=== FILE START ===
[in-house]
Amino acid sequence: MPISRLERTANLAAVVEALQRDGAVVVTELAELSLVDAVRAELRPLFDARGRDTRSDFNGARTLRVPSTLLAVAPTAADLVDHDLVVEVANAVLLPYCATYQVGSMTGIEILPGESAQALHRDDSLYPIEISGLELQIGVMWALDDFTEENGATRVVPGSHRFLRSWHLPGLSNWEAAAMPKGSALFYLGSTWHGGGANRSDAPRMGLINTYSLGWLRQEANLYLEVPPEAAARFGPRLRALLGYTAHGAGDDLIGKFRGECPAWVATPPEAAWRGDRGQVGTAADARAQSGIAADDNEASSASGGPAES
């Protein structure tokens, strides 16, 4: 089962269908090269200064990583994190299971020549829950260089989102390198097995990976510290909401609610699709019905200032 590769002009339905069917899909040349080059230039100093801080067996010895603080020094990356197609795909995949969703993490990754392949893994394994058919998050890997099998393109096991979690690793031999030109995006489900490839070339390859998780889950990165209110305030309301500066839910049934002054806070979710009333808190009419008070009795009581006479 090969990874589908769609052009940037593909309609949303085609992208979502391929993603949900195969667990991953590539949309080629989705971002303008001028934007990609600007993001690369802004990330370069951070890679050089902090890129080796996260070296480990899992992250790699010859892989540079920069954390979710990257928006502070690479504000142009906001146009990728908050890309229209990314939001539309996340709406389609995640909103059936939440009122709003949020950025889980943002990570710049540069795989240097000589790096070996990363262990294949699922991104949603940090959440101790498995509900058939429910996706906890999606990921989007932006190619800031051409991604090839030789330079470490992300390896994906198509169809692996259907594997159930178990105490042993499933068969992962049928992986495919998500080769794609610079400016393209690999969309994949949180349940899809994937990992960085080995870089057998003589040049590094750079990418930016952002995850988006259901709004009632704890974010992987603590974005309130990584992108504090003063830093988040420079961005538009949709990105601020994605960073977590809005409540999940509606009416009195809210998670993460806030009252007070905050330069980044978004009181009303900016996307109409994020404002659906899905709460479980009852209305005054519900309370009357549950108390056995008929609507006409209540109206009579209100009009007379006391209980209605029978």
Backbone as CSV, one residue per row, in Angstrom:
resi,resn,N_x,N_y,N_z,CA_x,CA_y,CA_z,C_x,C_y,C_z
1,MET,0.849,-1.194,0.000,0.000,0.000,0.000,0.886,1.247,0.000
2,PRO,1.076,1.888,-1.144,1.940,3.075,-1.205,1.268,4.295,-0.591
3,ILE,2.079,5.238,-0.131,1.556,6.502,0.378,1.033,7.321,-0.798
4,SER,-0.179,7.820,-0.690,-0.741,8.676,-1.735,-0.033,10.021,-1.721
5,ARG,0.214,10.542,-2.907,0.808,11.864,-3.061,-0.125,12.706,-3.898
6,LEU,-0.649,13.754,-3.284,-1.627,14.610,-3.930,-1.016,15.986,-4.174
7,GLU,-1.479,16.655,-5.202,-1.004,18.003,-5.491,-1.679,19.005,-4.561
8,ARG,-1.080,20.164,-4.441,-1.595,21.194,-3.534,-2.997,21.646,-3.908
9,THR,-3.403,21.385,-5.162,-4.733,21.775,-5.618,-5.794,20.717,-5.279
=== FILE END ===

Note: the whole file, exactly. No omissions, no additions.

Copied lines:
[in-house]
Amino acid sequence: MPISRLERTANLAAVVEALQRDGAVVVTELAELSLVDAVRAELRPLFDARGRDTRSDFNGARTLRVPSTLLAVAPTAADLVDHDLVVEVANAVLLPYCATYQVGSMTGIEILPGESAQALHRDDSLYPIEISGLELQIGVMWALDDFTEENGATRVVPGSHRFLRSWHLPGLSNWEAAAMPKGSALFYLGSTWHGGGANRSDAPRMGLINTYSLGWLRQEANLYLEVPPEAAARFGPRLRALLGYTAHGAGDDLIGKFRGECPAWVATPPEAAWRGDRGQVGTAADARAQSGIAADDNEASSASGGPAES
């Protein structure tokens, strides 16, 4: 089962269908090269200064990583994190299971020549829950260089989102390198097995990976510290909401609610699709019905200032 590769002009339905069917899909040349080059230039100093801080067996010895603080020094990356197609795909995949969703993490990754392949893994394994058919998050890997099998393109096991979690690793031999030109995006489900490839070339390859998780889950990165209110305030309301500066839910049934002054806070979710009333808190009419008070009795009581006479 090969990874589908769609052009940037593909309609949303085609992208979502391929993603949900195969667990991953590539949309080629989705971002303008001028934007990609600007993001690369802004990330370069951070890679050089902090890129080796996260070296480990899992992250790699010859892989540079920069954390979710990257928006502070690479504000142009906001146009990728908050890309229209990314939001539309996340709406389609995640909103059936939440009122709003949020950025889980943002990570710049540069795989240097000589790096070996990363262990294949699922991104949603940090959440101790498995509900058939429910996706906890999606990921989007932006190619800031051409991604090839030789330079470490992300390896994906198509169809692996259907594997159930178990105490042993499933068969992962049928992986495919998500080769794609610079400016393209690999969309994949949180349940899809994937990992960085080995870089057998003589040049590094750079990418930016952002995850988006259901709004009632704890974010992987603590974005309130990584992108504090003063830093988040420079961005538009949709990105601020994605960073977590809005409540999940509606009416009195809210998670993460806030009252007070905050330069980044978004009181009303900016996307109409994020404002659906899905709460479980009852209305005054519900309370009357549950108390056995008929609507006409209540109206009579209100009009007379006391209980209605029978």
Backbone as CSV, one residue per row, in Angstrom:
resi,resn,N_x,N_y,N_z,CA_x,CA_y,CA_z,C_x,C_y,C_z
1,MET,0.849,-1.194,0.000,0.000,0.000,0.000,0.886,1.247,0.000
2,PRO,1.076,1.888,-1.144,1.940,3.075,-1.205,1.268,4.295,-0.591
3,ILE,2.079,5.238,-0.131,1.556,6.502,0.378,1.033,7.321,-0.798
4,SER,-0.179,7.820,-0.690,-0.741,8.676,-1.735,-0.033,10.021,-1.721
5,ARG,0.214,10.542,-2.907,0.808,11.864,-3.061,-0.125,12.706,-3.898
6,LEU,-0.649,13.754,-3.284,-1.627,14.610,-3.930,-1.016,15.986,-4.174
7,GLU,-1.479,16.655,-5.202,-1.004,18.003,-5.491,-1.679,19.005,-4.561
8,ARG,-1.080,20.164,-4.441,-1.595,21.194,-3.534,-2.997,21.646,-3.908
9,THR,-3.403,21.385,-5.162,-4.733,21.775,-5.618,-5.794,20.717,-5.279